Fire station closure could increase insurance costs, put citizens at risk

Published 4:54 pm Friday, August 2, 2019

The Selma Fire Department (SFD) has been weathering a tumultuous time for the last several months – a lack of manpower and resources and the resignation of former Chief Toney Stephens – but the most concerning issue has been the closure of a station in the Cedar Park area known as the Woodrow Fire Station.

In multiple meetings of the Selma City Council and its committees, SFD Acting Chief Chris Graham listed the reasoning for the closure as a result of the aforementioned woes, but the consequences of the closure could have far-reaching effects on citizens.

According to Bob Frazer of Frazer Insurance, the most notable impact could arise as a result of not having fire inspectors readily available to weigh in on the causes of a blaze.

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“When a Selma resident has a fire issue and it is not able to be investigated, it is listed as an unknown cause,” Frazer said. “This is adverse for the policy holder and makes a significant difference in their premium.”

To be sure, earlier moves made by the SFD likely had a positive impact on policy holders in the Queen City, Frazer said – a couple of years ago Selma went from a Protection Class 4 to a Protection Class 2, narrowly missing becoming a Protection Class 1 city.

Frazer guesses that the bump helped residents in terms of Homeowners Insurance to the tune of a roughly 5-percent decrease in cost but, if the city’s protection class drops as a result of a station closure or any of the other problems facing the department, policy holders could see that modest discount eliminated.

“Fire protection, such as a nearby fire station or proximity to a fire hydrant, may impact your home owner’s insurance,” said Jerry Workman, Deputy Commissioner of the Alabama Department of Insurance. “Some companies use a rating provided by ISO as part of their underwriting criteria. When fire service is compromised, such as losing a fire station, the rating may increase and cause your insurance premium to increase. The impact varies by company.”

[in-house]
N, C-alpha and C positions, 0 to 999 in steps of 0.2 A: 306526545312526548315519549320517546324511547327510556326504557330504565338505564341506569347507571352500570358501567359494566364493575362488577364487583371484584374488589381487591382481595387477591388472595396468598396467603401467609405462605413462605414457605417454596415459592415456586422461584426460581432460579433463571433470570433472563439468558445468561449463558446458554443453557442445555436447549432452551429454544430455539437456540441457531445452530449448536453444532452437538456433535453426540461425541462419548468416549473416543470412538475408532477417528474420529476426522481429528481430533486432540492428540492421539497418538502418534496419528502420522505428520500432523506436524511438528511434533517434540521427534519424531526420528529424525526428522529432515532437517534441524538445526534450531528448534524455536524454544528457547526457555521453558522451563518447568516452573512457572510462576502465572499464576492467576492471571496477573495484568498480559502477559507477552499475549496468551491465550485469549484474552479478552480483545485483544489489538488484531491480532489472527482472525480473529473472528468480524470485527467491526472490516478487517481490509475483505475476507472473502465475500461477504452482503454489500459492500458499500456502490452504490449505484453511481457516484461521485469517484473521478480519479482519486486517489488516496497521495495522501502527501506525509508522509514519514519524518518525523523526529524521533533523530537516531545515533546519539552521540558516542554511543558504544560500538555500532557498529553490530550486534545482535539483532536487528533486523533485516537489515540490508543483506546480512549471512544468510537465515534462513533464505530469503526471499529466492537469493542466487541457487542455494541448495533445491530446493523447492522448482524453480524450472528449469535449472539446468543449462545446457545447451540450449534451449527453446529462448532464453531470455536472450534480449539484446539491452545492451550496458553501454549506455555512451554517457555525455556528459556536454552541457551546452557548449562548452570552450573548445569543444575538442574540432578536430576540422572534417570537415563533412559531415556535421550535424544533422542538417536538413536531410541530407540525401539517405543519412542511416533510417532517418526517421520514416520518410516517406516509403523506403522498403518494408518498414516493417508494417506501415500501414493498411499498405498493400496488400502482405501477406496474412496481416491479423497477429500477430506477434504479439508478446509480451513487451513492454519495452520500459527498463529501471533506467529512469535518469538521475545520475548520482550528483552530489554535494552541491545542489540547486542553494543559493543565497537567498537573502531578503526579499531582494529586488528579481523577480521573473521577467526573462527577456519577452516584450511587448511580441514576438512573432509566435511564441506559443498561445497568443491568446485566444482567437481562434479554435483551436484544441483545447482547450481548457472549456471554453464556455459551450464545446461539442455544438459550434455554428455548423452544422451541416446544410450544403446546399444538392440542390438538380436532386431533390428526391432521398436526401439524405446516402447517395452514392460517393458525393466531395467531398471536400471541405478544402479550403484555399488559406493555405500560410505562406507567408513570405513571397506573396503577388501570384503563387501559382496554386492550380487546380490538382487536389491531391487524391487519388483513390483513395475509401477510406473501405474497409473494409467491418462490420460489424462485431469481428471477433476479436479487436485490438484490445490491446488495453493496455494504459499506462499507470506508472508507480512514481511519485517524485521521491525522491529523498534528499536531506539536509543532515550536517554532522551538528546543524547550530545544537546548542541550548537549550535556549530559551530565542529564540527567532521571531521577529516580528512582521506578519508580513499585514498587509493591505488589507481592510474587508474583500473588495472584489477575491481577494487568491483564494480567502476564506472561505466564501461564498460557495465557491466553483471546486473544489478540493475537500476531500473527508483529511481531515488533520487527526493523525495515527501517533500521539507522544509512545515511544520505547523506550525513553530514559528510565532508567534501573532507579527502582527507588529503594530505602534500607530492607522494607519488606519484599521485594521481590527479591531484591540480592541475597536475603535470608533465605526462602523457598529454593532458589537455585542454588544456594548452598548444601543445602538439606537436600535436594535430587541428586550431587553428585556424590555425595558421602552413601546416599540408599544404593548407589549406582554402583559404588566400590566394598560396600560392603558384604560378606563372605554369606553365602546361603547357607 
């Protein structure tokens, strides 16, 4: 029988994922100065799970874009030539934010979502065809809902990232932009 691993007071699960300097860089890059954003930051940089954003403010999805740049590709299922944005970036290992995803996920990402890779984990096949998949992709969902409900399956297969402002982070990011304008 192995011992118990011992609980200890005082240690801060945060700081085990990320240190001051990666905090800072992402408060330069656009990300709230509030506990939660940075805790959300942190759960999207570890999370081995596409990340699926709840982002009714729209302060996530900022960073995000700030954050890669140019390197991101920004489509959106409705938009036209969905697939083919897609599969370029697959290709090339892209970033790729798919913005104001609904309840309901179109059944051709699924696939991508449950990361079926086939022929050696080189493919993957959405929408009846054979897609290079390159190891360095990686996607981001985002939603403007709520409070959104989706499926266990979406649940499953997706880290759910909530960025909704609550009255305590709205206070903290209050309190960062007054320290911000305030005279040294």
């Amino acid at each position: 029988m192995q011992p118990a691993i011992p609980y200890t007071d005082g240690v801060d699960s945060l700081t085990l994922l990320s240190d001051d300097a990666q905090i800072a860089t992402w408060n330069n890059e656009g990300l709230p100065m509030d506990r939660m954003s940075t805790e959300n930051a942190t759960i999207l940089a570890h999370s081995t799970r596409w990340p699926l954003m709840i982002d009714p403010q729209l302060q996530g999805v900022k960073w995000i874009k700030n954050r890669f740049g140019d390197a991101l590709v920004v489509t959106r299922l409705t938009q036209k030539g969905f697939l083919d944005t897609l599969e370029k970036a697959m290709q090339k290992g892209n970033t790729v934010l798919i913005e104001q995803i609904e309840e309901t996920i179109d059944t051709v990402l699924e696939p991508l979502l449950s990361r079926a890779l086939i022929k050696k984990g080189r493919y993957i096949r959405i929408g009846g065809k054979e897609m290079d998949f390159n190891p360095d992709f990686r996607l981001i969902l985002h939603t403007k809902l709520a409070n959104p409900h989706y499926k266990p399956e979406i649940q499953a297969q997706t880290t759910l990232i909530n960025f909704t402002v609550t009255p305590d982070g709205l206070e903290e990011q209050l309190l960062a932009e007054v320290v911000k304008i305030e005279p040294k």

The Insurance Services Office (ISO) establishes the rating for fire departments and the communities they serve using the following criteria, according to the ISO’s Fire Suppression Rating Schedule:

• 50 percent of the rating is based on the quality of a local fire department based on staffing levels, training levels and fire station proximity;

• 40 percent of the rating is based on the availability of water supply, including the prevalence of fire hydrants and the amount of water available for extinguishing fires;

• 10 percent of the rating is based on the quality of the area’s emergency communications system;

• An additional 5.5 percent of the rating is based on community outreach, including fire safety and prevention courses;

• Any area more than five driving miles from the nearest fire station is automatically rated a 10, the worst rating possible.

The Woodrow Fire Station rests in Selma City Councilwoman Angela Benjamin’s ward and sits on the edge of the city, with only a street separating it from the city of Valley Grande.

Benjamin remembers the last fire that firefighters from the Woodrow Station responded to, an enormous blaze that raged through a nearby apartment complex and affected the lives of at least seven residents.

Benjamin said that firefighters from the Woodrow Station responded, as did officers from the Broad Street and East Selma stations, and many had to leave and come back to fight the inferno before it was finally brought to heel.

“It took all three of those stations to conquer that fire,” Benjamin said.

For her part, the councilwoman believes the Woodrow Station, which closed due to a shortage of manpower, should have remained open due to its strategic placement on the city’s border and the Broad Street Station, which she says is surrounded by other stations, should have been on the chopping block.

Further, Benjamin argues that the fire department should have been more persistent in recruiting new firefighters.

“There should have been some active recruitment being done,” Benjamin said. “We all knew that a lot of firefighters were coming to the time of retirement. They should have been proactive on the front end rather than reactive.”

But recruitment is an objective that has proved difficult for the department – not only does it pay significantly less than nearby communities such as Prattville, which pays its firefighters nearly $10,000 a year more than firefighters in Selma, but Benjamin theorizes that many potential recruits are scared away by the rocky state of employment in the city.

“The thing about that recruitment piece…you have the executive officer of the city laying people off, so you don’t know if you’re going to walk into that or not,” Benjamin said.

Beyond that, and the belief that some “restructuring” could have been done to put the three fire investigators employed by the department into a more active position, Benjamin said the impact on the community has been negligible, with only a handful of people raising alarms, because few realize the threat until it’s too late.

“It’s not going to really hit you in your face until you have that fire that nobody can get to,” Benjamin said. “It’s that part of public safety you can’t really gauge until you have a fire that nobody can respond to.”

Despite not knowing when the Woodrow Station might reopen, Benjamin is optimistic that the department is taking steps to remedy some of its ongoing struggles.

“It’s my hope that somewhere, right now, they’re recruiting fire officers,” Benjamin said. “I hope that is happening – it has not been told to [the council] that it’s happening, but I hope it is.”